Top Questions I get asked as a pilot (1)

Every pilot has their own list of top questions they get asked whenever people know they are pilots. I have received my fair share of those questions and I wish I could just post a FAQ and have people look at it instead of having at me. Hey, that's an idea:

Don't you get scared? Despite how many times statistics prove that air transport is the safest mode for travel, people still associate pilots with airline accident and crashes. There are valid reasons, people rarely get to see the positive side of when things go pear-shaped.

I have not seen any coverage in Arabic networks of the SouthWest 737 in LaGuardia, because while the nose wheel assembly collapsed, people rarely get to see when a crash landing lets all the passengers walk away and the fatality count is 0.

However when people die the coverage in the media multiplies exponentially, and therefore airplane coverage is synonymous in our region with crashes and fatalities.

An average airline pilot's training is so detailed and intensive and maintenance is so exhaustive and thorough that I feel confident that we are in a safe profession. In my airline, it takes a great deal of hard work and practice and you get subjected to a number of training program that allow you to be proficient well before the need arises. Most of the time, I am never even bothered by operating a flight, yet still, some times its a tasking and stressful job.

Do airplanes have horns? This is one of the more humorous questions I get asked, and for the first few times I couldn't help but laugh when I got asked. It shows how little the general public know about our profession, and I always marvelled at what use would a horn be. Definitely not for collision avoidance, no one would be able to hear it, for one thing, and even if we did it would be too close. We have special equipment that show us where other traffic is and we have Air Traffic Controllers to keep us separate.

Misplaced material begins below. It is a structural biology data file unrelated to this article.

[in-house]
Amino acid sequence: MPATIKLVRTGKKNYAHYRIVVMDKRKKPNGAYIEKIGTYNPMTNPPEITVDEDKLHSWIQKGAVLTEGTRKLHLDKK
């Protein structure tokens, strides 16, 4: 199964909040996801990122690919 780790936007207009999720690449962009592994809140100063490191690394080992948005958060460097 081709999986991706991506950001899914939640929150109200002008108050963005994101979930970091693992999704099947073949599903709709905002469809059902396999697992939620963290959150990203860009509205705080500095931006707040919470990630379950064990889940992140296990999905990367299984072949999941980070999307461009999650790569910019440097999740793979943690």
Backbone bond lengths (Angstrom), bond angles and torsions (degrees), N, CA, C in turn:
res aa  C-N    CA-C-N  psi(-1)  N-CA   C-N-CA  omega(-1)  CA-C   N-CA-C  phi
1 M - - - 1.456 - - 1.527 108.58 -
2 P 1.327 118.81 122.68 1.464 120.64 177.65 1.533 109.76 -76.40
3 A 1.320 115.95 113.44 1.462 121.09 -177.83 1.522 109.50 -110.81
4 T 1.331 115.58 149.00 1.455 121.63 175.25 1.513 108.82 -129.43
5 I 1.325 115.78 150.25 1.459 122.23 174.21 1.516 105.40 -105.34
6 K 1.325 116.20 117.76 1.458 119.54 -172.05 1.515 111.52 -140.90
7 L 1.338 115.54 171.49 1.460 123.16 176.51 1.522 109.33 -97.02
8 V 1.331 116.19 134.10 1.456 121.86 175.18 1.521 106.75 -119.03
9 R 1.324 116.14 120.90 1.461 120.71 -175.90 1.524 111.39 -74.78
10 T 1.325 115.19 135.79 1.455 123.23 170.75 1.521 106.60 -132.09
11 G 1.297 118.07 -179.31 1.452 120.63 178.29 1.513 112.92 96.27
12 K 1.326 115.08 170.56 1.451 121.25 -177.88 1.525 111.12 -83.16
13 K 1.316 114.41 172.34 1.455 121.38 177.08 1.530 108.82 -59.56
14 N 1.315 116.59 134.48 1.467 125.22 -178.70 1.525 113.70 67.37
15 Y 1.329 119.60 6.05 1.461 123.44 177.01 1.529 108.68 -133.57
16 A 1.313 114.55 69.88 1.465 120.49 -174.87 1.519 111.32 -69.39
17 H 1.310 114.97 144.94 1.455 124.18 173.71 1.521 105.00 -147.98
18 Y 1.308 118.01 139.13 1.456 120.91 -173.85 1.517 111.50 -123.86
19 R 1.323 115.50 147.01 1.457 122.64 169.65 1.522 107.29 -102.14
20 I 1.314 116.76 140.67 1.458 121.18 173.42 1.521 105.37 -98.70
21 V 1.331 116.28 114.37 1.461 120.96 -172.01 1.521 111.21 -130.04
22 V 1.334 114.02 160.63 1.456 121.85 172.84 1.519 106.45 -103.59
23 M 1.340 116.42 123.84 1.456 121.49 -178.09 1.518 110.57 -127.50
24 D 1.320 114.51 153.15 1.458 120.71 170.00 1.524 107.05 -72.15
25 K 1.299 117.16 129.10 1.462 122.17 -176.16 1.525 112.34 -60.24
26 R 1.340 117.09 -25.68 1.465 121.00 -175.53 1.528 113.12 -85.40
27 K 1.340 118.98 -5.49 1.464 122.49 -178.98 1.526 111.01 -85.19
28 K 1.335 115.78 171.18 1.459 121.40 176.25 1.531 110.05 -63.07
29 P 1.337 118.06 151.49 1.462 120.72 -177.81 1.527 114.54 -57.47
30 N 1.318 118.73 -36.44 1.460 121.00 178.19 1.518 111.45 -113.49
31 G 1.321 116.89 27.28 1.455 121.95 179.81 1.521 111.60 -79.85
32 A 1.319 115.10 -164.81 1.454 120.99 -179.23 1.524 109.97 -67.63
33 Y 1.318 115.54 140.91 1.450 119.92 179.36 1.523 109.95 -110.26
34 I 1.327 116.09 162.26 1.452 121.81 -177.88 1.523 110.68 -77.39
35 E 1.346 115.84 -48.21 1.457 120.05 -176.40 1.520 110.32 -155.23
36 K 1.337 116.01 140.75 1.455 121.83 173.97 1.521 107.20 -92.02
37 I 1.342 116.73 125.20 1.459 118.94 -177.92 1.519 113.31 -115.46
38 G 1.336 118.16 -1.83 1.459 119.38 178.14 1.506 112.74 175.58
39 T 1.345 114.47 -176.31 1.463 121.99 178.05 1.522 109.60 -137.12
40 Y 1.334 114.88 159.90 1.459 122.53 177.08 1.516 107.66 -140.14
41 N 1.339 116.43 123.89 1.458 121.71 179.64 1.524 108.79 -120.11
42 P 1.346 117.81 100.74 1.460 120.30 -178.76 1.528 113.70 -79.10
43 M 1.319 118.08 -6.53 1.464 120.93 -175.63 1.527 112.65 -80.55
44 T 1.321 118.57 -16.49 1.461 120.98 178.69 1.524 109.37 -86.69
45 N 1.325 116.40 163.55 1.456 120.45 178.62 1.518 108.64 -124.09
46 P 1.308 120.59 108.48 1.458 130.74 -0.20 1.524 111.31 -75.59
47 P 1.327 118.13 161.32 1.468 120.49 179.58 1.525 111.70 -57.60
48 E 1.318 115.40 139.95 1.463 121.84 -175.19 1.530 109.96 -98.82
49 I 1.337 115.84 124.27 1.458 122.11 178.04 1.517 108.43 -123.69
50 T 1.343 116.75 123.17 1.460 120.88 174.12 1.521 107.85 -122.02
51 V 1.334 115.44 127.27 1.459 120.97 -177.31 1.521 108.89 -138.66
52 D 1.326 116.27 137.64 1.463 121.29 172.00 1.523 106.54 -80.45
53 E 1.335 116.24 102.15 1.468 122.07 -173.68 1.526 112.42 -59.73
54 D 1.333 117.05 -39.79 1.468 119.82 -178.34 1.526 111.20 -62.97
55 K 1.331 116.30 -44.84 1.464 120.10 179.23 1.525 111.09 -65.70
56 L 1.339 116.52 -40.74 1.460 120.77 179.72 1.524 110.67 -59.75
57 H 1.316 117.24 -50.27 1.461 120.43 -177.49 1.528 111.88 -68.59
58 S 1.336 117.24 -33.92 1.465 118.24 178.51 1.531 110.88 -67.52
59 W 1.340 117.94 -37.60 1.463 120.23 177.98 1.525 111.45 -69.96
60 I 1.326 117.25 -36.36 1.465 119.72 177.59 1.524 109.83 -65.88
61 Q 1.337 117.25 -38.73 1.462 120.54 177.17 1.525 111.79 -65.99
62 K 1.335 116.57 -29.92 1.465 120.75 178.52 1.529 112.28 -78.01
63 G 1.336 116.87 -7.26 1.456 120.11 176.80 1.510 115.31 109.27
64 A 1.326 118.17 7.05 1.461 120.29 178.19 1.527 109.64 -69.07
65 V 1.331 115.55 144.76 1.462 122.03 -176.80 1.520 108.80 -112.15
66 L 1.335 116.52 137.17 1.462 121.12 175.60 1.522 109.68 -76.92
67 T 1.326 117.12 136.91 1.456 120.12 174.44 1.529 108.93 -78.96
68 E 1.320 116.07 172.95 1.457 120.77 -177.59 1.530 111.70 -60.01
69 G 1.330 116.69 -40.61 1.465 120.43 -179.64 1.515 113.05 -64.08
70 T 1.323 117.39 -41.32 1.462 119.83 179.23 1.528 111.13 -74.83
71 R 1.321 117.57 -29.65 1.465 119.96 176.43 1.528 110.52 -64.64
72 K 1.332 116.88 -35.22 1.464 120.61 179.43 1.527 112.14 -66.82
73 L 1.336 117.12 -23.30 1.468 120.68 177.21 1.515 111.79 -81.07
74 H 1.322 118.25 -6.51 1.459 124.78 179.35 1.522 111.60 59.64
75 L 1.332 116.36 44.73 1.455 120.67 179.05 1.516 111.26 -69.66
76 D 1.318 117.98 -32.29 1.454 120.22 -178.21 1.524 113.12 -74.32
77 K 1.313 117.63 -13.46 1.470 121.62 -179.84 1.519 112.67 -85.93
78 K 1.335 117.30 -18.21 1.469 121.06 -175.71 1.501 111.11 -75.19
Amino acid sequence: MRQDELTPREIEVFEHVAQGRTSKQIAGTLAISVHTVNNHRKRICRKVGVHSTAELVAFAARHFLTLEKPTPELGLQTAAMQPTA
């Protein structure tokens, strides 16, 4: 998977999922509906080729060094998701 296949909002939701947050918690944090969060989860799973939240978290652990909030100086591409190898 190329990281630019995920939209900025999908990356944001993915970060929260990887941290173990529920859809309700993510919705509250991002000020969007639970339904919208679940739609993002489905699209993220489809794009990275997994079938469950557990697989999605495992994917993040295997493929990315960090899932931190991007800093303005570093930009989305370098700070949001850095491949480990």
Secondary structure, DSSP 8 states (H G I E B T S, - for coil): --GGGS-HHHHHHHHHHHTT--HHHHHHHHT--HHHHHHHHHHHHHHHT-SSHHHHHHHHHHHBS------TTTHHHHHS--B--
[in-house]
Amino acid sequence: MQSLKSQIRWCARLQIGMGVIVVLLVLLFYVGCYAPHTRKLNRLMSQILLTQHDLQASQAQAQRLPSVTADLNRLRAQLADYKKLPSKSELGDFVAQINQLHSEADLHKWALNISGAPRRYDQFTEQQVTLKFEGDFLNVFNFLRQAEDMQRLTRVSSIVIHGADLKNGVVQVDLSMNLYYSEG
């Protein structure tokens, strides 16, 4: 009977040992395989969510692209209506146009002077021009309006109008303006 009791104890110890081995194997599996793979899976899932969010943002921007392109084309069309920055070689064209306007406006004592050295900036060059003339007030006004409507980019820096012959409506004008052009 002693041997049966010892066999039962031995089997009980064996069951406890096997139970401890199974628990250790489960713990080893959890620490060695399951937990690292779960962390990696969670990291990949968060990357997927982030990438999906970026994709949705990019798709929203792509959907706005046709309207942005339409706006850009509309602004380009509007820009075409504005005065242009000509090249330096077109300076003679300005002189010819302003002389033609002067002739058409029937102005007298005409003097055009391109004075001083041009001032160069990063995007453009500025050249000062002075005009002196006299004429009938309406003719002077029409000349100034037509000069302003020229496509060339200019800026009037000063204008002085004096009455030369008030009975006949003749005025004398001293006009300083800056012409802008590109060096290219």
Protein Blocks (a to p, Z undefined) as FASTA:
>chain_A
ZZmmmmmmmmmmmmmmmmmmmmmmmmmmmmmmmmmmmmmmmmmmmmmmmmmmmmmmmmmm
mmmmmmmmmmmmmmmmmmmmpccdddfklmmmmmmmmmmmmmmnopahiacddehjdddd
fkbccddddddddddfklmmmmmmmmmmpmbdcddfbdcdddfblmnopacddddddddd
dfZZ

It won't help with scaring away animals or birds, if the animal isn't afraid of the noise of your engine, a honk won't help. The public, however, tends to draw comparisons between driving cars and flying planes and they can't seem to stop it.

Yes, however, we do have a horn, we use it to summon ground crew, because you can't expect them to be connected to the aircraft all the time since they have other duties. It usually is located in the nose-wheel well area.

It sounds something like this in Boeings:

Do you have any questions you would like a professional pilot to answer, if so, email me: +Radi Radi  [email protected] or 

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